The Hyatt Residence Club Sedona, Piñon Pointe is located right in the heart of town. It’s a beautifully designed property with gorgeous view in every direction. It has pools, hot tubs, game rooms, fitness center and all the other amenities you would expect from a 4 star resort. It’s walking distance to a ton of place to eat and shop, and it includes parking which can be hard to find in town when it’s bustling. The studio unit was perfect and had everything we need, including a beautiful outdoor space to sit and drink my coffee with ridiculous red rock views. Overall, the experience was wonderful and I would highly recommend staying here.
DOE MOUNTAIN HIKE
The first actual hike we did in Sedona was the Doe Mountain Hike. We got to the parking lot about 2 hours before sundown so we could (hopefully) watch the sunset from up top. The trail is a 1.2 mile hike with a little under 500’ in elevation gain. The hike basically goes straight up from parking lot switching back a few times at a moderate gain. Realistically though once you get to the top of the plateau you can tack on an extra mile or two because you’re going to want to hike all around to check out all the different areas and the amazing views from every side. This hike is definitely worth it, and for how little effort it takes to get here you can’t beat it.
CATHEDRAL ROCK HIKE
We’re not morning people, sorry… It’s just the truth. Laura and I like to take our time in the morning, drink coffee, do yoga and go slow. Every now and again though we make an exception, and we will get up early for something really awesome. That really awesome something on this trip was a Cathedral Rock sunrise hike, and god damn was it beautiful!
We got to the parking lot just as the sun was coming up and headed straight for the trail head. Even though this is a very popular hike, we got lucky and there was only one or two other cars in the parking lot. We basically had the whole place to ourselves for most our time on the trail. The hike up to the top is pretty mellow, with only a few steeper areas that required a little scrambling. The views are never bad at any part of this hike, whether headed up the trail or chilling at the top there is panoramic views in every direction. I would definitely recommend this hike, as it is also very rewarding with only a little effort needed.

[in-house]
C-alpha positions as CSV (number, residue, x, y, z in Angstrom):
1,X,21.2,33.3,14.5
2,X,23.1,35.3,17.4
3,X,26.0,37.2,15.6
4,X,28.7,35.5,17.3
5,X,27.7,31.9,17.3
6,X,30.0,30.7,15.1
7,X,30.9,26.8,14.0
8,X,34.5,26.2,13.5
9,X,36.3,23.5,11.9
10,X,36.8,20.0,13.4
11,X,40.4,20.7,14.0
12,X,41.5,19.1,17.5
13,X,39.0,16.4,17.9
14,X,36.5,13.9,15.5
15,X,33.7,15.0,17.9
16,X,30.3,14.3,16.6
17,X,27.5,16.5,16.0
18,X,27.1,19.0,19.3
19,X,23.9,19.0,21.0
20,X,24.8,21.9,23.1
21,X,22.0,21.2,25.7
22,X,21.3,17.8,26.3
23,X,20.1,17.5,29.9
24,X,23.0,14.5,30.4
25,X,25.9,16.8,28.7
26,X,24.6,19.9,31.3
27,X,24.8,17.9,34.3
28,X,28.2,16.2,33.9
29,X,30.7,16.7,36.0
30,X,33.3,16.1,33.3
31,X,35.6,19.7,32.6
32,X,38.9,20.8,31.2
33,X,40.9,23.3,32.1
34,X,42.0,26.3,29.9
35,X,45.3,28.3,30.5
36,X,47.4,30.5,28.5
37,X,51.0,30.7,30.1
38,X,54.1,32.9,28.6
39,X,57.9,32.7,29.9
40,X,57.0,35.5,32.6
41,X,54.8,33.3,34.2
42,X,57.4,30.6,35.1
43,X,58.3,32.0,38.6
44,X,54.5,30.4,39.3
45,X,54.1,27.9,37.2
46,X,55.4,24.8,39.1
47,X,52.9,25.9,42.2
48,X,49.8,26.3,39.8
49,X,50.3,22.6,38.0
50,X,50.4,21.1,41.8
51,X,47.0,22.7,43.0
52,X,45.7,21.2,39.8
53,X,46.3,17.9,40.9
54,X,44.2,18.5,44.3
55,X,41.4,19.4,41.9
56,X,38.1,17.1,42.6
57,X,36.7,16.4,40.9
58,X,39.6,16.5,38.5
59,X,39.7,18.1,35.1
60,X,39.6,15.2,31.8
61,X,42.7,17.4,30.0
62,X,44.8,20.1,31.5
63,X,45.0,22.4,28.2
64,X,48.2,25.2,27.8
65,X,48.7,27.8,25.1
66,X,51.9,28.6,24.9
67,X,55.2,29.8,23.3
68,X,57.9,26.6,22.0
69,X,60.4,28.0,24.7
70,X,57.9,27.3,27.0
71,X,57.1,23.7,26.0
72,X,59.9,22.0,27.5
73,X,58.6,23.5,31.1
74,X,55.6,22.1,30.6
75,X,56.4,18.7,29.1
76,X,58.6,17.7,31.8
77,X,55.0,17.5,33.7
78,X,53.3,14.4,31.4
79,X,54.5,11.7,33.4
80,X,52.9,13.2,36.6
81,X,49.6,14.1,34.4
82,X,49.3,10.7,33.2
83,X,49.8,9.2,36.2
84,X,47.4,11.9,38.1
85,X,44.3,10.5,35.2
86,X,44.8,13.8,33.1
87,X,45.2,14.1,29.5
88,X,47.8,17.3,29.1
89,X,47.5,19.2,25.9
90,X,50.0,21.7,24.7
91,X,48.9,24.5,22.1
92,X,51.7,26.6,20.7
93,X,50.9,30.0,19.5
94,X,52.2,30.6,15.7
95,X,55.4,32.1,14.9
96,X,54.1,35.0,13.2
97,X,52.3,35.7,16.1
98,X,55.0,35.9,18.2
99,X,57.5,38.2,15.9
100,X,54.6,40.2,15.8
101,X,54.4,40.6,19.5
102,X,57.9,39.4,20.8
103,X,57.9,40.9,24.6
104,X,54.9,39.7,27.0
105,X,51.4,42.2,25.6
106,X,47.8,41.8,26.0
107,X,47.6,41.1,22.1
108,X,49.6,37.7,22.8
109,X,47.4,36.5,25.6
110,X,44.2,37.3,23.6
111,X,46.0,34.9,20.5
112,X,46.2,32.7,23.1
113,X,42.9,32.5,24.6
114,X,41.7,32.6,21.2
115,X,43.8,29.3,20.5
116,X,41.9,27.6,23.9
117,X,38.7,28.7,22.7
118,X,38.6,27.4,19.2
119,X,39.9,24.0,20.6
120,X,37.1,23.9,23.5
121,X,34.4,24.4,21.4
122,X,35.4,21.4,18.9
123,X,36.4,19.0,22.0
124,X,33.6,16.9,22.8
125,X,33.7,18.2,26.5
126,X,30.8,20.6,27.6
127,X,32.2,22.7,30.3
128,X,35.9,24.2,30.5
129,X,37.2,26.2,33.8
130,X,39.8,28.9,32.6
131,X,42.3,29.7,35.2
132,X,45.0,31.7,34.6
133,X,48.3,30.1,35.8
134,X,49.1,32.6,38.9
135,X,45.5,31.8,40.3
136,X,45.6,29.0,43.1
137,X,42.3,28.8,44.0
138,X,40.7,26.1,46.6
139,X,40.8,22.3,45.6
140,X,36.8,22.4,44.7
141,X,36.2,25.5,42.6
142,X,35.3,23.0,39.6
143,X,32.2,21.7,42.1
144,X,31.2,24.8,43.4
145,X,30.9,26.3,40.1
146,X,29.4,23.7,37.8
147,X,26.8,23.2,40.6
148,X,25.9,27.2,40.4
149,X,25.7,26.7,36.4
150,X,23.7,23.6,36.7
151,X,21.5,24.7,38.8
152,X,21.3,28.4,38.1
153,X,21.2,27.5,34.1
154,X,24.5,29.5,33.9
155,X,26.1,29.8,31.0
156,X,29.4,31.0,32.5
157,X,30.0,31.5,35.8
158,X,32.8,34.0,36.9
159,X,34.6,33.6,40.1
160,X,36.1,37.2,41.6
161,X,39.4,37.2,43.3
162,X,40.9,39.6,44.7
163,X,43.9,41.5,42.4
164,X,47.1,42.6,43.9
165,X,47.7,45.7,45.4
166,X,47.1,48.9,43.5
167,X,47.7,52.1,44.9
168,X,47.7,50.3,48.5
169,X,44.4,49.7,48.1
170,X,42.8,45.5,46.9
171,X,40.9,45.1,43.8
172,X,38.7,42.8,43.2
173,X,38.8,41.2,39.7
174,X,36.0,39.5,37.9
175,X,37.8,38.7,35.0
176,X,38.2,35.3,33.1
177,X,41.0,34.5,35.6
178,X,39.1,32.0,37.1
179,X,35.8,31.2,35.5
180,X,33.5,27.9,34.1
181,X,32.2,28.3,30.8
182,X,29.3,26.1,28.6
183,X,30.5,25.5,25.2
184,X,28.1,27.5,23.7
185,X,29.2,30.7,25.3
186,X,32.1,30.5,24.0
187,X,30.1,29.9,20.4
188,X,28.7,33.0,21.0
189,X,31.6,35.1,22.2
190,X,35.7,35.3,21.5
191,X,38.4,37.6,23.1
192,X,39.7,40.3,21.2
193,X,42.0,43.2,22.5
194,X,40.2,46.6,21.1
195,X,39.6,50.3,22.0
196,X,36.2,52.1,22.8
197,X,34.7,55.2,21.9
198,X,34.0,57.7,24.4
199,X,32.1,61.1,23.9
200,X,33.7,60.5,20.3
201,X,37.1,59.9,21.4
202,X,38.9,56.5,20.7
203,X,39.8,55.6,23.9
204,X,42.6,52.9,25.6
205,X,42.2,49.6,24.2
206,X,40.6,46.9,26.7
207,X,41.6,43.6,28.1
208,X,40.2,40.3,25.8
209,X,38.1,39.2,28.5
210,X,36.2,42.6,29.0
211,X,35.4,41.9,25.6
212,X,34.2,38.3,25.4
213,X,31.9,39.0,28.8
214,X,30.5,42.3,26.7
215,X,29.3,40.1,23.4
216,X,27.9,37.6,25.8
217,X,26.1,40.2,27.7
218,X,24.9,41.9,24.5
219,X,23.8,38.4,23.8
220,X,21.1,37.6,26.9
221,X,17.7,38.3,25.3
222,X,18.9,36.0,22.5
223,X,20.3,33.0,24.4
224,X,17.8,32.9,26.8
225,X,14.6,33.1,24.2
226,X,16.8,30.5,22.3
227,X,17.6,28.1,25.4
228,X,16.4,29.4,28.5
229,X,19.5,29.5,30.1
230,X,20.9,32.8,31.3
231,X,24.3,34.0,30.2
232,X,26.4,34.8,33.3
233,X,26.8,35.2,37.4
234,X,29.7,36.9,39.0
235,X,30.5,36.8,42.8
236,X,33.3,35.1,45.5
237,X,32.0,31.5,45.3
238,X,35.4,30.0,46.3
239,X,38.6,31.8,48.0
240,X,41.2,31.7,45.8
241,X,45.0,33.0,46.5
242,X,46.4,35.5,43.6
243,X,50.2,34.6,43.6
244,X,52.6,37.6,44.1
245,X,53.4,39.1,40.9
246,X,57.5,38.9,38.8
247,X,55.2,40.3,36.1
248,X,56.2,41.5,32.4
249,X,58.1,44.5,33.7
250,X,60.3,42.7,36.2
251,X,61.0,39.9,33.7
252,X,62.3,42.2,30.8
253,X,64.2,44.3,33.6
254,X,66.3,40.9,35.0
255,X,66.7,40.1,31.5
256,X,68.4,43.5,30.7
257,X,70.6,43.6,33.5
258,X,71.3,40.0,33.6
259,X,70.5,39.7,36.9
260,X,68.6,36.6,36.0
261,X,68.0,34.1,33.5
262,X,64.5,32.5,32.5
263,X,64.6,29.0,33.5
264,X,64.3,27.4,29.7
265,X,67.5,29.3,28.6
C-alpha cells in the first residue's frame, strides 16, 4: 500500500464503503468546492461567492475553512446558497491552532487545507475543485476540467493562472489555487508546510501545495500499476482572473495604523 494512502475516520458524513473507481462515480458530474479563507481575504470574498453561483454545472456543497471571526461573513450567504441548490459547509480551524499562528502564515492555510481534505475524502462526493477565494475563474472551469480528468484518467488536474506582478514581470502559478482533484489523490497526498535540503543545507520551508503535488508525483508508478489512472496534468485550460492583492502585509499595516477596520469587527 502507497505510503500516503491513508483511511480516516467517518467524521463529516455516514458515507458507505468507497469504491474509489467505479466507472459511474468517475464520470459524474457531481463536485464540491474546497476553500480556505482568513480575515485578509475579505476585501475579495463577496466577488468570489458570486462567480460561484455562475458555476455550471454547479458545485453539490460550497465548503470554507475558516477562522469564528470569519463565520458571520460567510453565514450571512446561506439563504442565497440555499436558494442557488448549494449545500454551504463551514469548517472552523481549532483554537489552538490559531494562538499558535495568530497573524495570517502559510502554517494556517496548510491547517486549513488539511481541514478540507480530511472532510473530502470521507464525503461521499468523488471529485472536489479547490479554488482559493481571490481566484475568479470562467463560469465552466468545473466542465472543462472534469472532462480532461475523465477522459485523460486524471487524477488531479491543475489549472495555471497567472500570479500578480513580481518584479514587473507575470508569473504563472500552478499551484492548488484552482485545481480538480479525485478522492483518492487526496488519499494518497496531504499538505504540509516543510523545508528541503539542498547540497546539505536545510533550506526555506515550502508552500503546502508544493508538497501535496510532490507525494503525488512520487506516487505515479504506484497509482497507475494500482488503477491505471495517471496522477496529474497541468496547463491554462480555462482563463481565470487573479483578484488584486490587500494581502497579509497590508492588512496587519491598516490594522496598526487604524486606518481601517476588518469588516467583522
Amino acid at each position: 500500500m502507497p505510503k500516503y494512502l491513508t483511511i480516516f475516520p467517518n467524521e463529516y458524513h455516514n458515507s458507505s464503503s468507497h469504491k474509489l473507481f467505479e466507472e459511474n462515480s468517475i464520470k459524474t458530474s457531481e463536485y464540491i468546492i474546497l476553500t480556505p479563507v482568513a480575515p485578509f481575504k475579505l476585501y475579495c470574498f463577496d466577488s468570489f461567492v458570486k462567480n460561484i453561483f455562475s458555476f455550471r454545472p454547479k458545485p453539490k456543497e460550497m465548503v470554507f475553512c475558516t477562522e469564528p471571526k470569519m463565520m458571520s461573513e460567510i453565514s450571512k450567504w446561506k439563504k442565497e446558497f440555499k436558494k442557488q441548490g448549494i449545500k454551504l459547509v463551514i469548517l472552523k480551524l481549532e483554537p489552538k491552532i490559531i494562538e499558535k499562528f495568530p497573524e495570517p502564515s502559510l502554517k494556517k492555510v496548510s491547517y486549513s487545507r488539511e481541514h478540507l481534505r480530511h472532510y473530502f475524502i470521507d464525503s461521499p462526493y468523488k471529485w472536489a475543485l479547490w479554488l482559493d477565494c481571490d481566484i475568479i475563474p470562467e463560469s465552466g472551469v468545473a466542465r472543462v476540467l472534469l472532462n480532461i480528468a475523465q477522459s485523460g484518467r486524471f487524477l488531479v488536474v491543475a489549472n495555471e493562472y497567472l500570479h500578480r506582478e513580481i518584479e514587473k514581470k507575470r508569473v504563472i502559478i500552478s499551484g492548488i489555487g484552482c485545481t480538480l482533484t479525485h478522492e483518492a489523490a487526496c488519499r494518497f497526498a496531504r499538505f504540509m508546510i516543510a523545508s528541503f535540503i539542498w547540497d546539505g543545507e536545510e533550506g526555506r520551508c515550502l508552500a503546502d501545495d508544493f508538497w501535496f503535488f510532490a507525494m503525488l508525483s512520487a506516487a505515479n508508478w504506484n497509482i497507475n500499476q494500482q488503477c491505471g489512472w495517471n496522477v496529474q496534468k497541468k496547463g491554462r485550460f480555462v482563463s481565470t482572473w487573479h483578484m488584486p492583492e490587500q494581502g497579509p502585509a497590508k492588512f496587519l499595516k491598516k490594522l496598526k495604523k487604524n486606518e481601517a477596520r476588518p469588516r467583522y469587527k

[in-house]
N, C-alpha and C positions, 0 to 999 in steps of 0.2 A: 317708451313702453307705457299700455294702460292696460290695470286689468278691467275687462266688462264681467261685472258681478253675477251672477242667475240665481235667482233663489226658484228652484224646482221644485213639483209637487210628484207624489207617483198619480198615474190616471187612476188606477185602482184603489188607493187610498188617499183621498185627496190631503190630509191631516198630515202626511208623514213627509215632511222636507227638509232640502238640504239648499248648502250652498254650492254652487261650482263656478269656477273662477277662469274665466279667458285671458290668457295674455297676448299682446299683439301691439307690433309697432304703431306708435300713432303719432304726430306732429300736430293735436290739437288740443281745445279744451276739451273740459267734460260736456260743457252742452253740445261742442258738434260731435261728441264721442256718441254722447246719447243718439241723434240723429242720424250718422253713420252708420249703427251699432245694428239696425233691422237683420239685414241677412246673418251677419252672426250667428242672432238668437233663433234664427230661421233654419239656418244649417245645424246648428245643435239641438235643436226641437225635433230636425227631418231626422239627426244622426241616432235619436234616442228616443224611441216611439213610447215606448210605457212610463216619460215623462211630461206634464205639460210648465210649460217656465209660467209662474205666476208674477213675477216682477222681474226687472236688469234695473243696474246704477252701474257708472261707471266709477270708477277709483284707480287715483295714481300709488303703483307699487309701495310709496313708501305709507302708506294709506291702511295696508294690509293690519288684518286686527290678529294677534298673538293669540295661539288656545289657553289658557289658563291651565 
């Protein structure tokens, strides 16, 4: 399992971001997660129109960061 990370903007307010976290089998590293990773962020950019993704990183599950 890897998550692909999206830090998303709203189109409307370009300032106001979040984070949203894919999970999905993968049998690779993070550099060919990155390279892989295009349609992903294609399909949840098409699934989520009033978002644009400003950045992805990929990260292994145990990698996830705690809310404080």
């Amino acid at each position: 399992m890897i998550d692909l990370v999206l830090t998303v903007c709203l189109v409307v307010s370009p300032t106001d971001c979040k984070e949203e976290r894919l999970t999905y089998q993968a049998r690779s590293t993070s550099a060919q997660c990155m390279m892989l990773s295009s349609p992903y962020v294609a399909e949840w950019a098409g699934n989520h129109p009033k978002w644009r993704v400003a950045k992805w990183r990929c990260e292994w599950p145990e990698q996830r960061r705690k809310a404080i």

BRINS MESA HIKE
Of all the hikes we did the Brins Mesa Hike was my least favorite. Since the road into the trail head is only passable by high clearance vehicles, we had to park the van and walk in for a good chunk of the access road which added on a LOT of extra walking. Now, I should mention we knew we would have to walk in on the access road, and we had assumed we wouldn’t mind a little extra walking, but this wasn’t the case. After walking the extra distance to the actual trail head, we were already questioning our decision.
The trail itself was fine, nothing too steep or confusing. Also, nothing to write home about. The first third of the trail is mostly in a river bed and in the trees with not much for views. Once you get up onto the mesa the views open up more and you can see red rocks in all directions. At the end of the hike is a lookout point with views of Sedona and it is quite beautiful. Overall, I wouldn’t say the hike is bad, but as far awesomeness to effort ratio, I think you can get more bang for your buck on other hikes in the area.
LITTLE HORSE HIKE
The Little Horse Hike was the last hike we did in Sedona. It’s a 3 1/2 mile hike that’s pretty mellow with only 400 feet of elevation gain. We added on a little extra to this hike by hiking up the other side of the valley onto the cliffs for some rad yoga photos for Laura. The only bad part about this hike is that there is a 4x4 access road to the end of the hike where Jeep driving tour guides bring hoards of people who aren’t willing to hike in. If you’re cool with a few extra people hanging around, then this hike is worth checking out.